Guide to vacuuming building cavities to screen for particles, dust, or mold:
This article explains the advantages and shortcomings of using vacuum cassettes or spore traps to collect mold test samples (or other dust or particle samples) from building wall and ceiling cavities. In this article series discuss the validity of nearly all of the popular mold testing methods currently in use, pointing out the strengths and weakness of each approach to mold sampling in the indoor environment, beginning with air sampling for airborne mold levels indoors.
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Vacuuming building cavities is a popular screening practice to look for mold reservoirs. The investigator is trying to explore wall cavities while doing minimal or no visible damage.
A wall-check™ system has been marketed for this purpose and several manufacturers have coped the basic idea: a receiving Air-o-Cel™ or MCE filter cassette is attached at its inlet side to a tube which is inserted as a probe into a wall cavity, permitting creation of only a small hole. The outlet or pump side of the test device is connected to a pump and operated, typically at 15 lpm. Where we have tested this method we have experimented with both passive collection (what most investigators use) or aggressive collection (banging on the wall/ceiling at various points to attempt to dislodge and stir particles).
Short duration samples, 1-2 minutes using an Air-o-Cell ™ permit a comparatively large number of samples to be collected in a reasonably short interval. Long duration samples, perhaps for up to two hours, are collected using an MCE filter cassette.
Wall Cavity Vacuuming - Found Ineffective
Working with Louis Relle, a Louisiana mold remediation expert on a New
Orleans Building which was to be demolished we collected wall-check samples from every suspect Building cavity.
The wall check samples were
completely unable to detect large and significant mold contamination in the cavities of this building.
Shortcomings of vacuuming building cavities through a tube but our testing strongly suggests that this method is very unreliable for characterizing wall contents. We do not believe that enough air movement is created in the wall cavity (sucking any lpm flow through a small diameter tube) to reliably collect what could be a severe mold reservoir that happens not to be right next to the probe. Further if the cavity is insulated there will be virtually no air or particle movement except from very close to the probe.
Wall cavity vacuum tests, depending on how and when they are performed, can be like searching for a needle in a haystack while looking through a straw: if you find evidence of a problem you're lucky. But if you don't find evidence, when using a very limited-scope method, that doesn't mean that a problem is not there.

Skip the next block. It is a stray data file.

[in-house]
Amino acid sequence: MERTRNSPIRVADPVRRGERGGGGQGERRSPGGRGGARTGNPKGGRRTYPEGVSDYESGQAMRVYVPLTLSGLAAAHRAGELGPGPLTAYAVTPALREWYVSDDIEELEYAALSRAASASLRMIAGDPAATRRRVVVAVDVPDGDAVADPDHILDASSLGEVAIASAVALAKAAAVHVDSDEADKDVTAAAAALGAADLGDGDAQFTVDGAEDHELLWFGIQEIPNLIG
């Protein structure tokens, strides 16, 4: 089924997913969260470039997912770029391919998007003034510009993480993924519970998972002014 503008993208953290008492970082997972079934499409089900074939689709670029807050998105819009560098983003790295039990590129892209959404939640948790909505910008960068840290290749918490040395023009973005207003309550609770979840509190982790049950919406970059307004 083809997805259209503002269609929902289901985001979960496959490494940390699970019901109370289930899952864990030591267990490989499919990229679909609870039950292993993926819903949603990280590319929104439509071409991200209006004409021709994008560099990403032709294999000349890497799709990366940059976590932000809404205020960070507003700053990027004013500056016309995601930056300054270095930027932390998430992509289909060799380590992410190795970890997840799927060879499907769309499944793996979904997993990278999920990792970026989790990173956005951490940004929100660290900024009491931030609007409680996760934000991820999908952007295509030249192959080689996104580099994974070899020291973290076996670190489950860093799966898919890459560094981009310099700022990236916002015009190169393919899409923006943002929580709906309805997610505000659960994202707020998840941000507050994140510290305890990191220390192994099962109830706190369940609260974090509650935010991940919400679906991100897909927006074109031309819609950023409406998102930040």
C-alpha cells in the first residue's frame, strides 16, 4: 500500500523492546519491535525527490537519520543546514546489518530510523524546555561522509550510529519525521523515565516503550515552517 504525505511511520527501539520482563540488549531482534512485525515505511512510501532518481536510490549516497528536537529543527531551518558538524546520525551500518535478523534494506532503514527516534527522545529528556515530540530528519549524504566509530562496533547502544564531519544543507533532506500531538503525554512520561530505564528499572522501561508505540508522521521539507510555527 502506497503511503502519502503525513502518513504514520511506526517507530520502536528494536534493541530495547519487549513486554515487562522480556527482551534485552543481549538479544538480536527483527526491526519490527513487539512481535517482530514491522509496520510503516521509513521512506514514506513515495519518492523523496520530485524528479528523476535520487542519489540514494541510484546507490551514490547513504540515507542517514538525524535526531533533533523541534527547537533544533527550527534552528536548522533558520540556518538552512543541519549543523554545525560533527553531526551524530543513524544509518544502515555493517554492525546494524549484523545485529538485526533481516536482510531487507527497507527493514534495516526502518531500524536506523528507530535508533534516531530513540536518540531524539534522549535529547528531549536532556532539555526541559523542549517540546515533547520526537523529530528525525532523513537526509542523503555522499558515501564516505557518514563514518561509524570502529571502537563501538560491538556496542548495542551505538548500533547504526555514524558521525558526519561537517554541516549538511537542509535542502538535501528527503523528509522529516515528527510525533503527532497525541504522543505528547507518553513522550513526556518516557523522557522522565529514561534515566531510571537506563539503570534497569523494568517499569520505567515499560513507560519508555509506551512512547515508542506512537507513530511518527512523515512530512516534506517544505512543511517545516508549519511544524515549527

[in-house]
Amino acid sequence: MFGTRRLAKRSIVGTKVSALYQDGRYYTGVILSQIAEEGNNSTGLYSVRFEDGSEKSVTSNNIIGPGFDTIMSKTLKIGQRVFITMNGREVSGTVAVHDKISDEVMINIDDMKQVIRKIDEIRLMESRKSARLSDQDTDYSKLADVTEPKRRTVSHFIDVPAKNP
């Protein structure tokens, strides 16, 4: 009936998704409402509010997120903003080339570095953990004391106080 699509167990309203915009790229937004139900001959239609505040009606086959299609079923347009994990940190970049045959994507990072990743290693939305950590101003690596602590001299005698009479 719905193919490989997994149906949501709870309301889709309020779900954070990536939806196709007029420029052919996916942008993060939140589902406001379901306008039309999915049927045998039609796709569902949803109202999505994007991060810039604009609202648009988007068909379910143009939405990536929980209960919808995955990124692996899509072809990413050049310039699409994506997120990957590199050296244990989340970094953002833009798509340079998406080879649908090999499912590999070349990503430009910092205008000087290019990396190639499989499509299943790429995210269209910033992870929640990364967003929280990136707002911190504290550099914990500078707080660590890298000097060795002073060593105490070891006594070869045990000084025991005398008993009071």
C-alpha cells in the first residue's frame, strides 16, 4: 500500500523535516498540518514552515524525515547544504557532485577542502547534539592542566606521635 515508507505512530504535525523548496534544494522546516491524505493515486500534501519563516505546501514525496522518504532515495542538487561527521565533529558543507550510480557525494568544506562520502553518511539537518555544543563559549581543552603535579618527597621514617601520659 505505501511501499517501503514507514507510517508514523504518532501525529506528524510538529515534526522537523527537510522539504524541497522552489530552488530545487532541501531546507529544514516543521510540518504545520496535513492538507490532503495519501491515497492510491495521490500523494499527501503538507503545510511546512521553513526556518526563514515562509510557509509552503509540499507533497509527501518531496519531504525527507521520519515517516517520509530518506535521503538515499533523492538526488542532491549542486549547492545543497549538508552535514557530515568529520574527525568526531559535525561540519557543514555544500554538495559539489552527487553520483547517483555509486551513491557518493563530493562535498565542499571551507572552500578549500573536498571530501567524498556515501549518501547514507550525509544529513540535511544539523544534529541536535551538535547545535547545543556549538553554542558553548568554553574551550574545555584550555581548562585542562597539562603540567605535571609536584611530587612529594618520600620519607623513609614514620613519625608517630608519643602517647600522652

Our photo, left, is not showing the wall-check vacuum method that relies on vacuuming into a cassette through a hole in the wall. Instead, here we have pulled loose paneling and have inserted our spore trap cassette into the cavity.
This position combined with aggressive sampling by banging on the wall paneling with a flashlight is more likely to collect problem particles if they are present close to the point of vacuum cassette insertion into the wall. But even this approach is not a reliable characterization of mold risk in the building. And it is not looking into the wall cavity itself - rather we are looking at the two surfaces behind the paneling.
Short vacuum pump duration for microscopic examination (to avoid sample overload, e.g. 2-=3 minutes on an Air-O-Cell) does not move enough air to reliably find what may be in the wall cavity. An experiment done with Louis Relle in New Orleans LA demonstrated that wall-vac tests found less than 10% of large problem mold cavities that could be discovered by cutting drywall openings in a building.
Our photo (left) shows a short-duration but larger surface area or wall opening vacuuming system invented and tested by the author - it did not provide useful results.
Longer vacuum pump duration samples for viable sampling (2 hours into an MCE cassette for culturing) still may not move enough air to sample through a cavity, particularly if the cavity is insulated. Further, two-hour samples means that most-likely very few sample points were collected, making the inspection scope extremely limited and thus overall confidence in the accuracy of the picture of the building lower.
Consider that the popularly-marketed version of this wall cavity vacuuming approach to test for hidden mold contamination in buildings relies on culture of the sample. Did you know that only about 10% of molds grow in any culture at all? You're 90% uncertain of the accuracy of the test at the outset.
One can't be sure that the mold that grew in the culture represents the dominant problem mold or whether it's just a low-occurrence (in the building) spore that liked the media (in the culture). We like cultures for further genera/species identification of samples but we are nervous about relying on them to tell me if the building has a problem or not.
Because mold test validity and mold test accuracy are often confused, readers should also see ACCURACY OF VARIOUS MOLD TEST METHODS.
Continue reading at VACUUM TEST INSULATION CONTAMINANTS or select a topic from the More Reading links shown below.
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